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Following is the layout of the current partitions of my single hard drive viewed from Windows 7:

  • C: has Windows 7 system files and my personal data;
  • Q: for Lenovo recovery;
  • SYSTEM_DRV: for Windows boot files;

My goals are:

  • to create another partition D: for my personal data, and dedicate C: for Windows system files and applications only.
  • to install Ubuntu alongside Windows. D: will be shared between the two OSes.

My questions are:

  1. Is it correct that the free space generated from shrinking C: will only be able to create an extended partition, since there are already 3 primary partitions? So must D: be one logical partition on the extended partition, just as the partitions for Ubuntu will be? Will this be bad sometime? If yes, other better solutions?
  2. What are the good utilities to accomplish the partition tasks? Can Ubuntu installer solely handle them? Or better to have some of the jobs done in Windows with some recommended softwares?

Thanks and regards!

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up vote 2 down vote accepted

Since you have windows 7, you can even use windows native utilities to shrink C drive. It would be good if you go step by step. I would do like this.

  1. Use Settings -> Control Panel -> Administrative Tools -> Computer Management -> Storage -> Disk Management -> Shrink Volume from windows 7 and free up needed space.
  2. From windows itself create a extended partition
  3. Select extended partition and create a required D drive and leave rest of the space as unused for installing Ubuntu.
  4. Do a reboot and confirm all looks good with windows drives including my new D drive and free space.
  5. While installing Ubuntu, use manual partitioning scheme to choose any number of partitions from the free space and install Ubuntu.

This way, you can separate freeing up space for Ubuntu and Ubuntu install. Advantage that you will get an intermediate validation point to confirm all looks good.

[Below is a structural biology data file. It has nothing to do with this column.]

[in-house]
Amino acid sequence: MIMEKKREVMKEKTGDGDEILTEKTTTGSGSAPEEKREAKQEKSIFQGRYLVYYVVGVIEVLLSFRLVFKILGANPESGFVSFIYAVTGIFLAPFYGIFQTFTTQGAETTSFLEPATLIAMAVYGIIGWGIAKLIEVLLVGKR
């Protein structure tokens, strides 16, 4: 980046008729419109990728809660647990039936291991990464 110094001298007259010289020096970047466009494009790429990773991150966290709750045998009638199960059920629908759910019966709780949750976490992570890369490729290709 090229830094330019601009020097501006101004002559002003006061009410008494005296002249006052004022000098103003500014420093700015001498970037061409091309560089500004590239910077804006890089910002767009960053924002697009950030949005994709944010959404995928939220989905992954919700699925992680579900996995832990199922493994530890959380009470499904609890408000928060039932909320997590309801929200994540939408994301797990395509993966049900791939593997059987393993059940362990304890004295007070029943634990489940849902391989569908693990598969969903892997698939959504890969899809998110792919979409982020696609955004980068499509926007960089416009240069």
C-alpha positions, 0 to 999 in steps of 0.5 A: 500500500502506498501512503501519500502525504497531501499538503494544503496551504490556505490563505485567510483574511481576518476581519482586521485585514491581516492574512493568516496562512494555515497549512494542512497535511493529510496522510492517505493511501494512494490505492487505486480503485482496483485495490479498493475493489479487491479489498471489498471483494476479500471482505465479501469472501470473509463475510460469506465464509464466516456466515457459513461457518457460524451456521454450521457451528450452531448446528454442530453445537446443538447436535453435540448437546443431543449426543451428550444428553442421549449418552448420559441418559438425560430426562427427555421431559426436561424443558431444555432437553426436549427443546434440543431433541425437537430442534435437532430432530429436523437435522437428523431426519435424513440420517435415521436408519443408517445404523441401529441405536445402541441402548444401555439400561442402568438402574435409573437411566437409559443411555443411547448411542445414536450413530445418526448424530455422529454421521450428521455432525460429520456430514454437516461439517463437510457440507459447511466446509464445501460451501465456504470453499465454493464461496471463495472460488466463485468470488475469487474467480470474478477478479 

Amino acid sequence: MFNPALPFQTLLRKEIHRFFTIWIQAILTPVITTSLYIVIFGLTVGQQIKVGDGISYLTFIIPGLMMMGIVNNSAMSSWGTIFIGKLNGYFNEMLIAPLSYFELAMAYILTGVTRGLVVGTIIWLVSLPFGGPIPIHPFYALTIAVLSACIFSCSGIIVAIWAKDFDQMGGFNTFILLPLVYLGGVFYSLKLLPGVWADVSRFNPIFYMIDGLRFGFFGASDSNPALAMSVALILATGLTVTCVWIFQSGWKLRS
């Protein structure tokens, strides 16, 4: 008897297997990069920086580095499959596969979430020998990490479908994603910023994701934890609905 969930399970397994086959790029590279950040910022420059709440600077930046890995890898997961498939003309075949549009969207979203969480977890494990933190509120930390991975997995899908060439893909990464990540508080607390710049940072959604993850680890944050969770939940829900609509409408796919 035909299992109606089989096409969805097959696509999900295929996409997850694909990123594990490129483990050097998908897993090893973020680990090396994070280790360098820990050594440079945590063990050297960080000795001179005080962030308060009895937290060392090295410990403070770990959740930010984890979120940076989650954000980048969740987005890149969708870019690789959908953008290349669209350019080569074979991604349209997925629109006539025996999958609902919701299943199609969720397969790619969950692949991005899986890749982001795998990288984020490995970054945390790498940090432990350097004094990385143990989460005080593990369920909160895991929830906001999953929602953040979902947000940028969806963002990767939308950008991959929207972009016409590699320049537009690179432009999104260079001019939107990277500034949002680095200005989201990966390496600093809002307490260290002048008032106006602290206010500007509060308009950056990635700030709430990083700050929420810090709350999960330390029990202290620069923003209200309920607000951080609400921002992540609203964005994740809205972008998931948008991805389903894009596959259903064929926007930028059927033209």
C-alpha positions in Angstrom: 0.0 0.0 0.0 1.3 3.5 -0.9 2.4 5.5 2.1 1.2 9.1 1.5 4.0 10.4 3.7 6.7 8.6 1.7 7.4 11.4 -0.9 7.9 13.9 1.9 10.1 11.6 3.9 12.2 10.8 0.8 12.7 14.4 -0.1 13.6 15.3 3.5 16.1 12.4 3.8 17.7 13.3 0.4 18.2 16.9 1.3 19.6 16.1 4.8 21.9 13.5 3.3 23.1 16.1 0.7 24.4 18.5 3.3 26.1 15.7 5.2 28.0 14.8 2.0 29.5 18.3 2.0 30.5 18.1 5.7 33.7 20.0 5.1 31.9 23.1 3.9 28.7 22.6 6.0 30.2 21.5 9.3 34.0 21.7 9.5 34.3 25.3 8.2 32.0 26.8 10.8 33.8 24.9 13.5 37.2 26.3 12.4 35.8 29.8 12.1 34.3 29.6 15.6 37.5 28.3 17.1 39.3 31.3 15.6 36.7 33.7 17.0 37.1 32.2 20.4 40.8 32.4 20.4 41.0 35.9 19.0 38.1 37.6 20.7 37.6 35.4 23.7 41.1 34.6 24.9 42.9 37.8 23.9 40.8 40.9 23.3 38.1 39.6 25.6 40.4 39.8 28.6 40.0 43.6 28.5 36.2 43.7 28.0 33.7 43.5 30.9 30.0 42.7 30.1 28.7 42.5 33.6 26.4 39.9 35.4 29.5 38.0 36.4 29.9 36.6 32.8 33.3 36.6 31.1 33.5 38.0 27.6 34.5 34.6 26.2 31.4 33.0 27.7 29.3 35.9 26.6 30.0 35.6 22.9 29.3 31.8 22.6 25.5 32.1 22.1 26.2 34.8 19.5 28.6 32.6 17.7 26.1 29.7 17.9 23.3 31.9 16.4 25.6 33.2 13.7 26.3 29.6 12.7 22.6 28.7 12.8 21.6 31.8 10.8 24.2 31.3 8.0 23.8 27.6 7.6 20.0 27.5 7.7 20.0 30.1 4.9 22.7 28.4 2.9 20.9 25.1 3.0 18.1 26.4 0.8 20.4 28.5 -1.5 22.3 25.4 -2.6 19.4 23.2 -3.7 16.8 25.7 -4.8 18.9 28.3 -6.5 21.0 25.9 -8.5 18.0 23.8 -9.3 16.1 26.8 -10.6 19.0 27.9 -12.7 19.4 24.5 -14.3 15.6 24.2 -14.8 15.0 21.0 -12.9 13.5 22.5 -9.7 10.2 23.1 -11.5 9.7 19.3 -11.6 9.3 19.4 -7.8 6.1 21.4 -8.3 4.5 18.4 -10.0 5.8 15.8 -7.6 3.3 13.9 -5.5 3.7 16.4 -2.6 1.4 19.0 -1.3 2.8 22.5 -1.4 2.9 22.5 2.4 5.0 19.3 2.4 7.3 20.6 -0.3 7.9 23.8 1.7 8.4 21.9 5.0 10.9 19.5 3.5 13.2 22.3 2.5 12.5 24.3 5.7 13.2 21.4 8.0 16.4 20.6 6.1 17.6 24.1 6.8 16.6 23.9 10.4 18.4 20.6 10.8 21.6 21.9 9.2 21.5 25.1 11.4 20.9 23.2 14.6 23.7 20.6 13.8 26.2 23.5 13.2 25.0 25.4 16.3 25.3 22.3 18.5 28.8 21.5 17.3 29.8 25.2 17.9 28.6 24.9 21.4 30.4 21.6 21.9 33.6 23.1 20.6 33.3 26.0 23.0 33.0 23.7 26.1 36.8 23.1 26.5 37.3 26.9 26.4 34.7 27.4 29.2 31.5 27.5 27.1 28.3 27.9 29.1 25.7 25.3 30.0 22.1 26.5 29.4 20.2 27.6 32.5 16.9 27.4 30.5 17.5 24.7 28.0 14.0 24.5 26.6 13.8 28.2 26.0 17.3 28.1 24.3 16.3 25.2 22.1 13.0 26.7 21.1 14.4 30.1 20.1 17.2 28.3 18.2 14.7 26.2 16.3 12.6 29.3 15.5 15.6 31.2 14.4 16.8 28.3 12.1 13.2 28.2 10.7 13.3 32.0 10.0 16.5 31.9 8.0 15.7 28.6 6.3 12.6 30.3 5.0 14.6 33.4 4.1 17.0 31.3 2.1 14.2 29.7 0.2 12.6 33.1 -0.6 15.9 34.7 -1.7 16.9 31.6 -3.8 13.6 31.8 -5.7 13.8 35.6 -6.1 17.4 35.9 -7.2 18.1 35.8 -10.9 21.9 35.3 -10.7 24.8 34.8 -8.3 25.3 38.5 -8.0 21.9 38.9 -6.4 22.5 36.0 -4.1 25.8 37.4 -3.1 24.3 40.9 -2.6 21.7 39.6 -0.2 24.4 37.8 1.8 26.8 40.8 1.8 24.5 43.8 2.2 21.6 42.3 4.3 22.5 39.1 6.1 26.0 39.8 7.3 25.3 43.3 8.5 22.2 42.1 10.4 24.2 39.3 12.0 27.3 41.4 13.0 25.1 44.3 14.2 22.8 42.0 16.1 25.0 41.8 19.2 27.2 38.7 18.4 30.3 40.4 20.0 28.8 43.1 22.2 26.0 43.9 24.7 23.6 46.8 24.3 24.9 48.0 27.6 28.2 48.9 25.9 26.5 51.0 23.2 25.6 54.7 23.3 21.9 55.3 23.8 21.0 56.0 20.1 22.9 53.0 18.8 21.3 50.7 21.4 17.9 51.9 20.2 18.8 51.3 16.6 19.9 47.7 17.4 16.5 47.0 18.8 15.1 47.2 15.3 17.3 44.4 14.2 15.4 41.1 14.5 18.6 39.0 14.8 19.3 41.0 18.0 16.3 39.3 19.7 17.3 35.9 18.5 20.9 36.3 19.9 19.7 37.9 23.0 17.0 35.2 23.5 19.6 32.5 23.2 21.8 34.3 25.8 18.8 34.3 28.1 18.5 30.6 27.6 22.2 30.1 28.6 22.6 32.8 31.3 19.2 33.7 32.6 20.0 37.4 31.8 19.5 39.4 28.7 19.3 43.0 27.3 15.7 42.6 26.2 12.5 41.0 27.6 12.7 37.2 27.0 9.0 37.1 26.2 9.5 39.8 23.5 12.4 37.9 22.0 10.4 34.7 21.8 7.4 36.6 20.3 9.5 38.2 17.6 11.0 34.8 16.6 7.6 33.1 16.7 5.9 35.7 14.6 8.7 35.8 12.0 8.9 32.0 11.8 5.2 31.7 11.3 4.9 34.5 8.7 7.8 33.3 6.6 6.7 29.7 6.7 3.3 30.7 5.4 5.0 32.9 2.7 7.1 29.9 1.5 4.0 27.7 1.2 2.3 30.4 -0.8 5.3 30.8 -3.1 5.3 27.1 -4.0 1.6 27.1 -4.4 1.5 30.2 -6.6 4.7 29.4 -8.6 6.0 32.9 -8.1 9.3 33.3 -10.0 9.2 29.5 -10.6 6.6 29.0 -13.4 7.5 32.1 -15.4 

Here is a detailed reference on resizing partitions from windows:

Now, if you like to use D drive itself for Ubuntu along with windows, I believe wubi is the only option. Then, Ubuntu will co-exist inside windows as a program. On any other install, I believe Ubuntu expects to have root partition on an ext2/ext3/ext4 partition type.

Let me know if this helps.

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Thanks! I was wondering why "if you like to use D drive itself for Ubuntu along with windows, I believe wubi is the only option"? During installation of Ubuntu, can I specify D to be mounted automatically whenever Ubuntu starts? – Tim Feb 7 '11 at 0:37
Yes, D drive can be mounted when Ubuntu boots. But you cannot have Ubuntu's root files (installation files) to co-exist on D drive which would be an NTFS filesystem. So you will need a Linux Partition to 'install' Ubuntu and D drive can be mounted. For that matter, any NTFS drives (that includes C or any other drive on same system) can be mounted at will from Ubuntu. – Jamess Feb 7 '11 at 3:06

You haven't gotten an answer for a while... On #1: Yes: (maximum of 4 primary partitions) and after you shrink C:, the remainder of the disk can be used as an extended partition, with many logical partitions within it. On #2, the Ubuntu installer is awesome and can handle it all.

If I were you, I'd just boot from the Ubuntu CD and use the manual partitioning method. You can't really share the location of your data files without losing filesystem-specific benefits. (Yes, we could imagine network filesystem exceptions.) But neither Windows nor Linux are going to be happy on a single system if you try to use one file system for all your personal data. Better to just make an extra FAT32 partition for sharing files between both systems. (In fact, you don't really even need to do that because Ubuntu Linux can read/write NTFS. But, if you want Windows to be able to read a Linux filesystem, right now you need to make sure that you use EXT3 filesystem on Ubuntu, because the tools available don't work with EXT4 right this minute.)

Have you considered running Ubuntu as a virtual machine?

There's a great Windows defrag utility called dirms that can move files to the front of the a NTFS partition. There are so many answers to this quesion... Does this help at all?

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